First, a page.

Now that a ‘red flag’ law (more precisely a ‘suspension of due process for gun owners’ law, although that would telegraph its intent too clearly) is being considered, it means we’re going to hear the following specious argument raised in its defense: ‘Rights are not unlimited. For example, you can’t yell fire in a crowded theater.’
It’s amazing to me that an argument this dumb has managed to stay around for as long as it has. Why? Because it’s so easily refuted.
First, the idea that because some rights may be limited, no rights are unlimited is just wrong. You can see that for yourself by considering this question: What limits would you say exist on your right not to be raped? There aren’t any, are there?
To say that because one right can be limited, all other rights may be limited, is logically equivalent to saying that because one animal has fur, all other animals have fur. It’s a non-sequitur. It’s the kind of thing you should learn to identify before you leave high school, and certainly before you consider running for office.
Second, there’s no law against yelling fire in a crowded theater. Here are at least three situations in which you can do it: (1) You’re a performer onstage, and it’s part of the performance. (2) You calmly announce that you’re about to yell it, but there isn’t really a fire, so no one should react to what you’re saying. (3) The performance is really loud, so you yell it, and nothing happens as a result. You’re not breaking a law in any of those cases.
Which is to say, it’s not a free speech issue at all. It’s a tort issue. There’s only a problem if (1) it’s not true, (2) you know it’s not true, and (3) people are harmed as a result.
This isn’t just theory, by the way. Penn Jillette yells fire in a crowded theater during every live Penn & Teller performance. He hasn’t been arrested yet, and he’s not going to be.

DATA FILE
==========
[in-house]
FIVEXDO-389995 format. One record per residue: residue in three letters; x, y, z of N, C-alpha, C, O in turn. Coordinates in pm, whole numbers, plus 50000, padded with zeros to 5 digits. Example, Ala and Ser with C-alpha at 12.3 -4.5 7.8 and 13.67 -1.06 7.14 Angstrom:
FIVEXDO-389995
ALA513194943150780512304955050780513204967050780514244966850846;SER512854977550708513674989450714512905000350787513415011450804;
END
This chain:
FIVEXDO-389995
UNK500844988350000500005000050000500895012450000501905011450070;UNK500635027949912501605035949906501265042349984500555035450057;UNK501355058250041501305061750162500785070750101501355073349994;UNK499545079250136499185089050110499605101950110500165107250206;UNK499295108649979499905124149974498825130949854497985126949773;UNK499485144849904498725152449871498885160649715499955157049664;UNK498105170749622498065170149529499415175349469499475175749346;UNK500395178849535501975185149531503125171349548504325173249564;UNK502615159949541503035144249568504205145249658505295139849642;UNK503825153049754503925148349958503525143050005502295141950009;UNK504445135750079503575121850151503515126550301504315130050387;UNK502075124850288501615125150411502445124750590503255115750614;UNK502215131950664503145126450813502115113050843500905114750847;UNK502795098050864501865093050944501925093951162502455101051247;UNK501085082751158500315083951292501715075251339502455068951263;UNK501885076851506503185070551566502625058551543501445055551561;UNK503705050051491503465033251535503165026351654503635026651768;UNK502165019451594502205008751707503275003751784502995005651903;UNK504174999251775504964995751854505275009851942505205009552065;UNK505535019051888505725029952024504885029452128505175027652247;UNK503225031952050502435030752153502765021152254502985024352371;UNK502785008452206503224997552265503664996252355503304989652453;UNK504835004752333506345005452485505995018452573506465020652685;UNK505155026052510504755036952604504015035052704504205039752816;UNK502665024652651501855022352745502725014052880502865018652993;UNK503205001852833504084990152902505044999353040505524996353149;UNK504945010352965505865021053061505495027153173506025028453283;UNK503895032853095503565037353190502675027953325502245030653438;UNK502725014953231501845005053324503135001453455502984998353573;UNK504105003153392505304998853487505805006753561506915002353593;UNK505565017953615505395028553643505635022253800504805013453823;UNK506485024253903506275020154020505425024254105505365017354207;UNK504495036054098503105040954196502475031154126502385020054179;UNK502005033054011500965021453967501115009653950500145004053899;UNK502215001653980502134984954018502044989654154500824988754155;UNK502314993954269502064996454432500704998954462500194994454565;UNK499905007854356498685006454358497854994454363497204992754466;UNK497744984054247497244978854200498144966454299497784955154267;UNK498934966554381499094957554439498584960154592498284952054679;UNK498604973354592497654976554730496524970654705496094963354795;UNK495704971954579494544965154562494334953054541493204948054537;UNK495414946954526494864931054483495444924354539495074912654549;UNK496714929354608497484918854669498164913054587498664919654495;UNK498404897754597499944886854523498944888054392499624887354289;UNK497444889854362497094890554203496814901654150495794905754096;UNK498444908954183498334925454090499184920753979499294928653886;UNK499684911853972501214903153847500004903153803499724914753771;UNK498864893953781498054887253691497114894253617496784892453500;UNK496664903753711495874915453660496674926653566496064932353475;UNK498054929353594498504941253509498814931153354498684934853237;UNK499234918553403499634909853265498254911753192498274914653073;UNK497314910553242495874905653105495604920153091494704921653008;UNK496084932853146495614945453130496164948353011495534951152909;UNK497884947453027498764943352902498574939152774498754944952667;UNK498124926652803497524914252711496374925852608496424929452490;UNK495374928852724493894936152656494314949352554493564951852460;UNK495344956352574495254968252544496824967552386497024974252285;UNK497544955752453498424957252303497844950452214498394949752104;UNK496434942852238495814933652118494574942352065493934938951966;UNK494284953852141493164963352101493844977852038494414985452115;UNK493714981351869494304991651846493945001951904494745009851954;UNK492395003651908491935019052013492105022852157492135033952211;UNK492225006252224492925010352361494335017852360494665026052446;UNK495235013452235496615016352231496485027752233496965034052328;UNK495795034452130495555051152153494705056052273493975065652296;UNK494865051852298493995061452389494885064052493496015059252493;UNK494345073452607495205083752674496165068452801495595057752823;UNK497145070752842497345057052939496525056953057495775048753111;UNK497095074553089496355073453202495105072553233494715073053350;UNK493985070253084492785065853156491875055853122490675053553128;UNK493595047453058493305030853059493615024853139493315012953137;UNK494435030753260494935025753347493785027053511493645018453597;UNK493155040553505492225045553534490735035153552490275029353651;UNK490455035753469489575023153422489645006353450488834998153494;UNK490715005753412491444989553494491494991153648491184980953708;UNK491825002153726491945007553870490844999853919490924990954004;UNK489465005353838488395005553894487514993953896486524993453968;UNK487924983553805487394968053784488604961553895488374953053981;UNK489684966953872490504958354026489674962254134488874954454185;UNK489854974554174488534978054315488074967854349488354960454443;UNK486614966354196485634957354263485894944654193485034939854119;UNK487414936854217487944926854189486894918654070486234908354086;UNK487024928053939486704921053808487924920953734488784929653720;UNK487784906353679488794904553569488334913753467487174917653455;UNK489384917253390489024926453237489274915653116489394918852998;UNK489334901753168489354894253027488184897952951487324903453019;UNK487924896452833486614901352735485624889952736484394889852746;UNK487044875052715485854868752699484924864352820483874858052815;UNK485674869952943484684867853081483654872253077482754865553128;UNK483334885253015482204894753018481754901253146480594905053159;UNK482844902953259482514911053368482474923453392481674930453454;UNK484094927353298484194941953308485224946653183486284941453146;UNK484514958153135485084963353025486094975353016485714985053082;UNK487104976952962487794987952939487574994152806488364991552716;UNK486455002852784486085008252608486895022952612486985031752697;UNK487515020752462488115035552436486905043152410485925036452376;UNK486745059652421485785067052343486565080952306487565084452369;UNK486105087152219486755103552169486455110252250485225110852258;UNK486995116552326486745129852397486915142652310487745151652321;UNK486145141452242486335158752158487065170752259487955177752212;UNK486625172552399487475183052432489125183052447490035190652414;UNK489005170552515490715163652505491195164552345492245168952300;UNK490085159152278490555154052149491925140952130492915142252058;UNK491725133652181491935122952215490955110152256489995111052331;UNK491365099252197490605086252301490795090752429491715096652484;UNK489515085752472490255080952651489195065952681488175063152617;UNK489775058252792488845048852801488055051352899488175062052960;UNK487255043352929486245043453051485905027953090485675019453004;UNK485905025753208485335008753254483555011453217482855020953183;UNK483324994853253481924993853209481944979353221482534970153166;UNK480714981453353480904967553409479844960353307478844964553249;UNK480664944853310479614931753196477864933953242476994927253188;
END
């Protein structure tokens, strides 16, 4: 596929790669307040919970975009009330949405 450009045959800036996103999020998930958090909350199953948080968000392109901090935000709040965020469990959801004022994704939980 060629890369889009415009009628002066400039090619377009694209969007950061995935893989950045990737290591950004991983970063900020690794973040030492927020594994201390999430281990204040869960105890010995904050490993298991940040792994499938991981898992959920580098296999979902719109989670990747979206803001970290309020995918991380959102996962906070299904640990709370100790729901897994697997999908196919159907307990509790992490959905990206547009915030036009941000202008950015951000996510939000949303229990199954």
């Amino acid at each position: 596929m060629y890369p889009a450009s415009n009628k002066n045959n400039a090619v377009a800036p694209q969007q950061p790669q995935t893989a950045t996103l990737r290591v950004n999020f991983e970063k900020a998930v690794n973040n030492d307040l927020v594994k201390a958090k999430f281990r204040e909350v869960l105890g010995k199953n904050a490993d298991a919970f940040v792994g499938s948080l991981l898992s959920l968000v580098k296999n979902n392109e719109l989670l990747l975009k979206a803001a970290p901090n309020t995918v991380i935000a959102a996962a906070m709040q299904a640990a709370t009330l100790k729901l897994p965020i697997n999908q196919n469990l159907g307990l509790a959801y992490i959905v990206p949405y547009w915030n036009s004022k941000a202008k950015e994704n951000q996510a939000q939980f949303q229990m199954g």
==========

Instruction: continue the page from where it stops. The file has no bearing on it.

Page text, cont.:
All of which is to say, the idea that you can be held responsible for damage that you cause by speaking does not justify placing prior restraints on what you can say. You can say what you want, and if it causes foreseeable harm, then you might be punished in criminal or civil court, or both. But this isn’t a limit on a right. It’s just an acknowledgment that people sometimes commit crimes and torts.
So please, by all means, let’s place that level of ‘limit’ on the right to keep and bear arms: You can carry any gun, anywhere, at any time, but if you misuse it, then you can be punished — not for the possession, but for the misuse. I believe that there isn’t a gun owner anywhere who wouldn’t be on board with this.
But this is more logic than a lot of elected representatives will be able to follow. So I recommend that, when you hear people talking about how rights aren’t absolute, you simply ask them whether their right not to be raped isn’t absolute, and enjoy the silence that follows.
(Parts of this previously appeared here.)